In a bid to reduce burning cases this year, union agriculture minister Narendra Singh Tomar called representatives of affected states – Punjab, Haryana, Delhi, and Uttar Pradesh – for a meeting in Delhi on September 21. In this meeting, another 50,000 in-situ machines, touted as an eco-friendly, fast and effective solution, were pushed this fiscal year with a total outlay of Rs. seven billion. This push was despite the fact that a majority of farmers in the region, mostly small and marginal, continue to resist the use of in-situ machines for a number of reasons – mostly expenses and efficiency related. This year too, they have spoken vocally in media reports that they have no option but to put their fields on fire since the governments – whether state or centre – hardly paid any heed to their demand for a cash incentive to meet expenses needed to handle the stubble.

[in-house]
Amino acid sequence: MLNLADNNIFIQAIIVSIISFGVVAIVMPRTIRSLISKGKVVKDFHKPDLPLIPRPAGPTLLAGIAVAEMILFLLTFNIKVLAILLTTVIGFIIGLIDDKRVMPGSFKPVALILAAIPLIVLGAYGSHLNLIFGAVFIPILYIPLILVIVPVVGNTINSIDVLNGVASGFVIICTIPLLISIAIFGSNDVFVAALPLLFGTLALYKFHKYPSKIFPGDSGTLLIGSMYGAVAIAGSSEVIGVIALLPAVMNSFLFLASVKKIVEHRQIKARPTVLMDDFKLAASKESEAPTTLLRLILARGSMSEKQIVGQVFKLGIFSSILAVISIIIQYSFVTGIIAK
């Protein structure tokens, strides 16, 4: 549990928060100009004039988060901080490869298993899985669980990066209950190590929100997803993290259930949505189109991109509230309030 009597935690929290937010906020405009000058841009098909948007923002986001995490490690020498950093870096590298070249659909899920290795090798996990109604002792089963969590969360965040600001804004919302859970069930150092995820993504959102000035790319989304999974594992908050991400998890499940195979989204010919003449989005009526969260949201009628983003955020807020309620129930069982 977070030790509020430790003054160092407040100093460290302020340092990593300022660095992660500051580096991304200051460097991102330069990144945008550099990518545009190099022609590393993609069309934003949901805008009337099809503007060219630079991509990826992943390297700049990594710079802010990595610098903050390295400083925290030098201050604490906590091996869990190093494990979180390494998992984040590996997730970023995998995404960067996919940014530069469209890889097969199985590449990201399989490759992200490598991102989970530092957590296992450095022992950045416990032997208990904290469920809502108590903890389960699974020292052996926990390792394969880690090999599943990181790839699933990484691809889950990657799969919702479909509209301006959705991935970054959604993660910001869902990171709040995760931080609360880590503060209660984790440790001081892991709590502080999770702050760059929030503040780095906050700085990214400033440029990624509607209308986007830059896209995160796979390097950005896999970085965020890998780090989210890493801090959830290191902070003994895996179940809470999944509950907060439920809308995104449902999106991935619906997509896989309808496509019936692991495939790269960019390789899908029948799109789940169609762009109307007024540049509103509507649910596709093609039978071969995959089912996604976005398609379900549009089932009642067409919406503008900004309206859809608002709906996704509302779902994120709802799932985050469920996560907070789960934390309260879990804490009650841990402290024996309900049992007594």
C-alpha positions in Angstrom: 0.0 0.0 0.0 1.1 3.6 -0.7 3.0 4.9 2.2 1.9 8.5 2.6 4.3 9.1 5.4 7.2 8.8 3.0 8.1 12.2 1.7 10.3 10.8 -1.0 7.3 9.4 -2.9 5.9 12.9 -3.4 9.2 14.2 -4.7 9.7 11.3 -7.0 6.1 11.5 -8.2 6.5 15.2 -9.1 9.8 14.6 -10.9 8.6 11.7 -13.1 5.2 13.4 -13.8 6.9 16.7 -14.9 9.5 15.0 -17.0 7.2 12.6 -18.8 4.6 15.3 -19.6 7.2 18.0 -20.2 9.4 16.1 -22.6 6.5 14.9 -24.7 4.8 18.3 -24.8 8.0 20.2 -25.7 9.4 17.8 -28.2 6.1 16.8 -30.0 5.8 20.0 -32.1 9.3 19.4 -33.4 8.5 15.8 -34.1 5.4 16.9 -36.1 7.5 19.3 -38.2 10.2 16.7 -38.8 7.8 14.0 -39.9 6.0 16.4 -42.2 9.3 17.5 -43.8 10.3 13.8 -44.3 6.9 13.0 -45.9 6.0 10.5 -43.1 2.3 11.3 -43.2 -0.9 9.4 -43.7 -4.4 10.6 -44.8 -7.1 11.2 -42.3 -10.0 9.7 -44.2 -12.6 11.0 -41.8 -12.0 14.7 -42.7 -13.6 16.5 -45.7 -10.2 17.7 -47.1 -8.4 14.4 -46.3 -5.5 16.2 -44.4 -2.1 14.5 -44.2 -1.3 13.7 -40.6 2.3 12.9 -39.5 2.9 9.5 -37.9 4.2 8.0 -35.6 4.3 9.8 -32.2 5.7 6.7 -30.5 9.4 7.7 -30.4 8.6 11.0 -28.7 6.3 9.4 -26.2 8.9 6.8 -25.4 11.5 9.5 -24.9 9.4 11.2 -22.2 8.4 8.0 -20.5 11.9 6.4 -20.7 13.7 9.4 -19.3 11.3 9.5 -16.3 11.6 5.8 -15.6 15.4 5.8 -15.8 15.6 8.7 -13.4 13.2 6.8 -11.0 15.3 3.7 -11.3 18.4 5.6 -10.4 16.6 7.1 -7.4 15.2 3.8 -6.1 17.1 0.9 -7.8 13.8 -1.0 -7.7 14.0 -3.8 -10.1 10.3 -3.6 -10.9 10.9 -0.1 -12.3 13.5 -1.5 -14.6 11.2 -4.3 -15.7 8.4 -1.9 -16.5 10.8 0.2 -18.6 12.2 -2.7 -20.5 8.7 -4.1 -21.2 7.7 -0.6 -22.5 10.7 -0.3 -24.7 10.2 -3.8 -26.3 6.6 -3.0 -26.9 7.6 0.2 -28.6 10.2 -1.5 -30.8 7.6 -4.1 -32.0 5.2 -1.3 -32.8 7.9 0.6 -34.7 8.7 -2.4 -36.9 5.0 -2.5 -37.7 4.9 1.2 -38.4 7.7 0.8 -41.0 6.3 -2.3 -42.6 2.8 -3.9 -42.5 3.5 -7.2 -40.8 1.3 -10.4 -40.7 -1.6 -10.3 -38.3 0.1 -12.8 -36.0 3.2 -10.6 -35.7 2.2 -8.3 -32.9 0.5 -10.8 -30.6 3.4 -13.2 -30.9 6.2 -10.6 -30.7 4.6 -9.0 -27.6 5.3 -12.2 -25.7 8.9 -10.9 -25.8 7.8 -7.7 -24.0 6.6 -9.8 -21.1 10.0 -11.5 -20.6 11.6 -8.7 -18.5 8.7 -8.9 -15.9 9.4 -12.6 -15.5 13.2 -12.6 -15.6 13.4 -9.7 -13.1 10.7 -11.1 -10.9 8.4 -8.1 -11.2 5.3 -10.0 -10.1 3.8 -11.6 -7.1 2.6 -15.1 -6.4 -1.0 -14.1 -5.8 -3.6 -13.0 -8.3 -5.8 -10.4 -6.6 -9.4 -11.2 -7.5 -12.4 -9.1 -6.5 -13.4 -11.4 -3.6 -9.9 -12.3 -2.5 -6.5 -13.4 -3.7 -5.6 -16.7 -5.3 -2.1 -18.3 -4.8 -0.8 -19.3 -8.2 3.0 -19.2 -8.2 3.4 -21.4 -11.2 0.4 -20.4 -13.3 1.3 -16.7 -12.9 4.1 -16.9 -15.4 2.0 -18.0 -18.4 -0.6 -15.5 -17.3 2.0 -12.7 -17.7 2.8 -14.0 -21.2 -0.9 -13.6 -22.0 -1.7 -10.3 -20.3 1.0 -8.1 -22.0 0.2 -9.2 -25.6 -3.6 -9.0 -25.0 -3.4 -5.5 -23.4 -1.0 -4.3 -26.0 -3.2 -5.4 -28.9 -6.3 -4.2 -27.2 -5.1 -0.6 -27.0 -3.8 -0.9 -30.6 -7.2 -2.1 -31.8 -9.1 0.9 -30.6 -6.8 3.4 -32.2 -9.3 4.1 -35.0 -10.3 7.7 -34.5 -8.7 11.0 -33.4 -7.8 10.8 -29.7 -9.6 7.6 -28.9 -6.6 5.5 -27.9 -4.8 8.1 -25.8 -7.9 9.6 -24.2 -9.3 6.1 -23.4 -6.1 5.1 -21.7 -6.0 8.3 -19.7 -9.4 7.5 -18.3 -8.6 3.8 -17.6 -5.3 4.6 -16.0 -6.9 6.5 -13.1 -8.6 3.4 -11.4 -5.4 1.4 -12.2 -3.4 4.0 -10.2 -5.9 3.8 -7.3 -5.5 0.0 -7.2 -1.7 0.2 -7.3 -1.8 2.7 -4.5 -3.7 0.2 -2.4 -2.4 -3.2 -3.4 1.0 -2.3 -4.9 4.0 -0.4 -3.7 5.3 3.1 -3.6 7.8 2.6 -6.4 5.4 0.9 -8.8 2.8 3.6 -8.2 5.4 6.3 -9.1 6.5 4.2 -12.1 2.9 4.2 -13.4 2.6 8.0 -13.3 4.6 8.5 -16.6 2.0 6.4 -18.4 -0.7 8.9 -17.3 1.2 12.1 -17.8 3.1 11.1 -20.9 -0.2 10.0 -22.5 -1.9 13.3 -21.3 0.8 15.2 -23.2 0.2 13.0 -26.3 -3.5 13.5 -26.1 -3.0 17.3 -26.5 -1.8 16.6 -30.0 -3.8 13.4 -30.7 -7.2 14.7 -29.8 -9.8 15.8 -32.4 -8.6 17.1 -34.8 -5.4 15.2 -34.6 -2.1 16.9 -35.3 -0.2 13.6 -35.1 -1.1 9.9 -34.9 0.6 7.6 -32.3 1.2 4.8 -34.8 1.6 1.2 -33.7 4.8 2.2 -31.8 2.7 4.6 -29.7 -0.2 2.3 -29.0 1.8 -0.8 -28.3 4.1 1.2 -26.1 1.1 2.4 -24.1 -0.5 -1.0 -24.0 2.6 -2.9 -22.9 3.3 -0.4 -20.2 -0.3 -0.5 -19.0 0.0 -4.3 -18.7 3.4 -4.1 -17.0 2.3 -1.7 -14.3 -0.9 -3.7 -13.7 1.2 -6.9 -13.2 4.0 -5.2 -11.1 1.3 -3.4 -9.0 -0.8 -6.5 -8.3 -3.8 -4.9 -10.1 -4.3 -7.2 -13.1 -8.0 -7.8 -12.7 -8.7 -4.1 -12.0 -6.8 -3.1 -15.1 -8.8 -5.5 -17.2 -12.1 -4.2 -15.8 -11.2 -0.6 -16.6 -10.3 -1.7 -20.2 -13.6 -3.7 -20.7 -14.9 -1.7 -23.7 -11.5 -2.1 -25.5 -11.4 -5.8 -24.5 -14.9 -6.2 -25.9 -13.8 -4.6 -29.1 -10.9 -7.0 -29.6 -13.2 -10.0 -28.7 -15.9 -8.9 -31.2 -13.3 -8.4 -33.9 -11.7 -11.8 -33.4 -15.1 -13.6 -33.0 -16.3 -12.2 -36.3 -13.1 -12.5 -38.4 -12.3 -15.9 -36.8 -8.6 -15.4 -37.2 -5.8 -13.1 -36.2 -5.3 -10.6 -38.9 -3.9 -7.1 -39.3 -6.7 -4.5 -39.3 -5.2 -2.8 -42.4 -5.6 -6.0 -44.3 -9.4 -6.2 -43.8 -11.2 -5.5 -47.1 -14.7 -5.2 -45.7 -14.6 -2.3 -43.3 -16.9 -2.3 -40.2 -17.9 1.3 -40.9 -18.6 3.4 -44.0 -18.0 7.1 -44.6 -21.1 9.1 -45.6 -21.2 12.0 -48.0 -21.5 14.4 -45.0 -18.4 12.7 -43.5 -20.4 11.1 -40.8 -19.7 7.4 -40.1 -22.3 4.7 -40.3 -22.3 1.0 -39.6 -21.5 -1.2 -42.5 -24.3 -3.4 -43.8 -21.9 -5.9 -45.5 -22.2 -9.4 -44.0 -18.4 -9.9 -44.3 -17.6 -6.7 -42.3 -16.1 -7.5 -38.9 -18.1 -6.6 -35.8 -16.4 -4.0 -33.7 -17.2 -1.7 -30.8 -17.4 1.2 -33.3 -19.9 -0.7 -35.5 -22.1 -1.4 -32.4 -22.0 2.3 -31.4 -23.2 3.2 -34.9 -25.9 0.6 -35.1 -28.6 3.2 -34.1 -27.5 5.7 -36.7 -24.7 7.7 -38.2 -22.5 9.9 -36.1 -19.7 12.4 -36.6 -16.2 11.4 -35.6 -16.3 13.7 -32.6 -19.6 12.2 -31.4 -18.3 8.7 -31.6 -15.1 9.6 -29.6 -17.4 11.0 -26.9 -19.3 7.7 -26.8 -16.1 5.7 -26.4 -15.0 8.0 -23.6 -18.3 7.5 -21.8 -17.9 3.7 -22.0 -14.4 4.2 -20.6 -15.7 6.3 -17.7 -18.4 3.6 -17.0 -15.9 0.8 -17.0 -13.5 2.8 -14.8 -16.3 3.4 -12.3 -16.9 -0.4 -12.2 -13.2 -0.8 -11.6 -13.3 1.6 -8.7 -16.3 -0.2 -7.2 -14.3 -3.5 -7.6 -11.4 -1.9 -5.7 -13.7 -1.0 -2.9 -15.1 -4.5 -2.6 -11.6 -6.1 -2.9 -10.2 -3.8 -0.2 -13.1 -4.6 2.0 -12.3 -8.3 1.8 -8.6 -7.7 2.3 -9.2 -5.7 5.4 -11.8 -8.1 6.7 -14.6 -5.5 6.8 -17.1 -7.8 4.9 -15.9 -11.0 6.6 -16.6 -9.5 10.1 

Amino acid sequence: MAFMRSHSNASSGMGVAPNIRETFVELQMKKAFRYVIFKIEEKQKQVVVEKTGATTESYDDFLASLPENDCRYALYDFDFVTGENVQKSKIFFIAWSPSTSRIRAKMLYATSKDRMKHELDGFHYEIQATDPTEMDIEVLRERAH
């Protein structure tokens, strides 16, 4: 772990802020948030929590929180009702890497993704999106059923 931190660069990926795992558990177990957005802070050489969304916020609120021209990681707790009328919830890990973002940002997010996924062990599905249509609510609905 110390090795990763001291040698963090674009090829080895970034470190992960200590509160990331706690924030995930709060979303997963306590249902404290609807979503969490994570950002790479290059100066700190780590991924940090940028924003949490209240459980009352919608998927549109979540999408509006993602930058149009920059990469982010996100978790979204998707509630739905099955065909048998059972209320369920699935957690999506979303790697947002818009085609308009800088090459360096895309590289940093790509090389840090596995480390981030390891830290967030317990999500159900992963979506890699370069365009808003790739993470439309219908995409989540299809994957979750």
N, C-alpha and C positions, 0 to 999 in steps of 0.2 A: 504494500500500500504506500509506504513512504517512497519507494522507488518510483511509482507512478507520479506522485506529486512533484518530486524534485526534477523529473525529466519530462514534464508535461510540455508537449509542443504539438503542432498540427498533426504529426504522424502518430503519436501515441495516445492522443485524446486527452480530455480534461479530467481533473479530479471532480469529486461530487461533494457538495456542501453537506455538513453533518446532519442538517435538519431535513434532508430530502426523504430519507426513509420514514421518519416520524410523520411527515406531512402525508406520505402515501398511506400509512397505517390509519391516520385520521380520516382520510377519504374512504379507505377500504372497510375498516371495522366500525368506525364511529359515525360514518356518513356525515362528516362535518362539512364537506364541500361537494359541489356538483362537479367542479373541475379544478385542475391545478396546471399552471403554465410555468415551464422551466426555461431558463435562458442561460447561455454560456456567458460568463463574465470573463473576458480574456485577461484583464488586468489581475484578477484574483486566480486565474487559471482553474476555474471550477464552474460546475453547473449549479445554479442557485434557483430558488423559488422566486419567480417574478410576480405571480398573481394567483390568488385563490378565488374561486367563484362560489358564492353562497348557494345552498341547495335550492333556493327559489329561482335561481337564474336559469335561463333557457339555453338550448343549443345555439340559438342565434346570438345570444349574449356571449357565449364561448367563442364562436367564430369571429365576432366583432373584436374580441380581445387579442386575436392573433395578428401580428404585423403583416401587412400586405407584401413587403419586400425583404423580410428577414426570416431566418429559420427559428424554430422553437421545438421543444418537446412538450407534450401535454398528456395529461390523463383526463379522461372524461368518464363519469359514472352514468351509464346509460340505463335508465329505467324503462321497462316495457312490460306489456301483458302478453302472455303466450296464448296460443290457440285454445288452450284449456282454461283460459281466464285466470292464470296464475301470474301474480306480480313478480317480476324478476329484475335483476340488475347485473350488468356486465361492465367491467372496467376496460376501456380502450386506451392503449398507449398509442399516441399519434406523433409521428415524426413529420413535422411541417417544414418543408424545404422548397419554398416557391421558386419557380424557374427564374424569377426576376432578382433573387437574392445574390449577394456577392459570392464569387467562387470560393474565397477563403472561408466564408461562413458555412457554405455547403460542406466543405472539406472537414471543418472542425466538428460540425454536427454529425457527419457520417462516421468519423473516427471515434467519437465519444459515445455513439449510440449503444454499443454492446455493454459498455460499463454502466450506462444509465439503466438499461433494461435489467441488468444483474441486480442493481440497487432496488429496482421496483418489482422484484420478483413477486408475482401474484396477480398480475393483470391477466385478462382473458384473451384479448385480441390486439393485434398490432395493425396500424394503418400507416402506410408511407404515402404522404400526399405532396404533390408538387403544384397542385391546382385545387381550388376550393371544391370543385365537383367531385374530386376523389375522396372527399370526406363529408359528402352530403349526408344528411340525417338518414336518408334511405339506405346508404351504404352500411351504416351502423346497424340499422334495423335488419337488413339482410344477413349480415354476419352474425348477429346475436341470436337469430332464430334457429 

On why farmers’ compensation demand is legitimate, farmer leader Balbir Singh Rajewal told Mongabay-India that 68% of farmers in Punjab have less than 2.02 hectares of land holding. These small and marginal farmers cannot afford such machines which, even after subsidy, are priced at Rs. 1.5 lakh (Rs. 150,000).
Further, even if machines are taken on rent, there is a heavy operating cost ranging from hiring a bigger tractor to diesel. If government incentivises farmers, it then becomes their responsibility to clear stubble – whether through manual labour or any other way other than putting them on fire, added Rajewal.
The new Aam Aadmi Party (AAP) government in Punjab had sent a proposal to the centre in July this year asking it to contribute Rs. 1500 per acre in its plan to give Rs. 2500 per acre compensation to state farmers. The state government had planned to contribute the remaining Rs. 1000 per acre with help from its counterparts in the Delhi government.